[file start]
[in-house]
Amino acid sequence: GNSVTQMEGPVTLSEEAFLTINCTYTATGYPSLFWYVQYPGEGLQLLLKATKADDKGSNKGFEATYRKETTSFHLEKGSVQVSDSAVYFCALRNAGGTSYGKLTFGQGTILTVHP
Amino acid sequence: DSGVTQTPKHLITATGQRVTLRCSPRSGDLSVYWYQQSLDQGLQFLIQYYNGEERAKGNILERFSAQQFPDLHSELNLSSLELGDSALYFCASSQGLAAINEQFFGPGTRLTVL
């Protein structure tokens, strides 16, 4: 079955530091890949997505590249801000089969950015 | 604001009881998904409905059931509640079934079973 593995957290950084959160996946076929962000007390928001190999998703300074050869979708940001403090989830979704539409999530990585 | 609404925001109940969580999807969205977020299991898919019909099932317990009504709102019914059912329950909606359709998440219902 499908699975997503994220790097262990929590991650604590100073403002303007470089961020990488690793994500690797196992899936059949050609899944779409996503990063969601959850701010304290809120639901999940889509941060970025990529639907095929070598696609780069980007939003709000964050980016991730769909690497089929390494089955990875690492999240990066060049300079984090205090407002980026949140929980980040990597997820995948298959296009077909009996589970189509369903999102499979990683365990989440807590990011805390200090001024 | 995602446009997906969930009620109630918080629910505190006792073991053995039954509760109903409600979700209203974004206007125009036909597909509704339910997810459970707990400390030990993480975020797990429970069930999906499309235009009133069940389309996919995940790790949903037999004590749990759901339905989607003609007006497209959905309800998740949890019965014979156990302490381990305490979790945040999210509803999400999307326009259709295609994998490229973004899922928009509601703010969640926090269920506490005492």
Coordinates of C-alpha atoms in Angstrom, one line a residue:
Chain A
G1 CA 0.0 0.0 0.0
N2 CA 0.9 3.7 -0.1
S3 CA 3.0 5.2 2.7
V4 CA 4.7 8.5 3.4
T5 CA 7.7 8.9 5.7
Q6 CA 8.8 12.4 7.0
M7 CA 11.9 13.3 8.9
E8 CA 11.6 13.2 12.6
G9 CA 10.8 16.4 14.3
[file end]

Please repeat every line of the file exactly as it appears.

[in-house]
Amino acid sequence: GNSVTQMEGPVTLSEEAFLTINCTYTATGYPSLFWYVQYPGEGLQLLLKATKADDKGSNKGFEATYRKETTSFHLEKGSVQVSDSAVYFCALRNAGGTSYGKLTFGQGTILTVHP
Amino acid sequence: DSGVTQTPKHLITATGQRVTLRCSPRSGDLSVYWYQQSLDQGLQFLIQYYNGEERAKGNILERFSAQQFPDLHSELNLSSLELGDSALYFCASSQGLAAINEQFFGPGTRLTVL
């Protein structure tokens, strides 16, 4: 079955530091890949997505590249801000089969950015 | 604001009881998904409905059931509640079934079973 593995957290950084959160996946076929962000007390928001190999998703300074050869979708940001403090989830979704539409999530990585 | 609404925001109940969580999807969205977020299991898919019909099932317990009504709102019914059912329950909606359709998440219902 499908699975997503994220790097262990929590991650604590100073403002303007470089961020990488690793994500690797196992899936059949050609899944779409996503990063969601959850701010304290809120639901999940889509941060970025990529639907095929070598696609780069980007939003709000964050980016991730769909690497089929390494089955990875690492999240990066060049300079984090205090407002980026949140929980980040990597997820995948298959296009077909009996589970189509369903999102499979990683365990989440807590990011805390200090001024 | 995602446009997906969930009620109630918080629910505190006792073991053995039954509760109903409600979700209203974004206007125009036909597909509704339910997810459970707990400390030990993480975020797990429970069930999906499309235009009133069940389309996919995940790790949903037999004590749990759901339905989607003609007006497209959905309800998740949890019965014979156990302490381990305490979790945040999210509803999400999307326009259709295609994998490229973004899922928009509601703010969640926090269920506490005492």
Coordinates of C-alpha atoms in Angstrom, one line a residue:
Chain A
G1 CA 0.0 0.0 0.0
N2 CA 0.9 3.7 -0.1
S3 CA 3.0 5.2 2.7
V4 CA 4.7 8.5 3.4
T5 CA 7.7 8.9 5.7
Q6 CA 8.8 12.4 7.0
M7 CA 11.9 13.3 8.9
E8 CA 11.6 13.2 12.6
G9 CA 10.8 16.4 14.3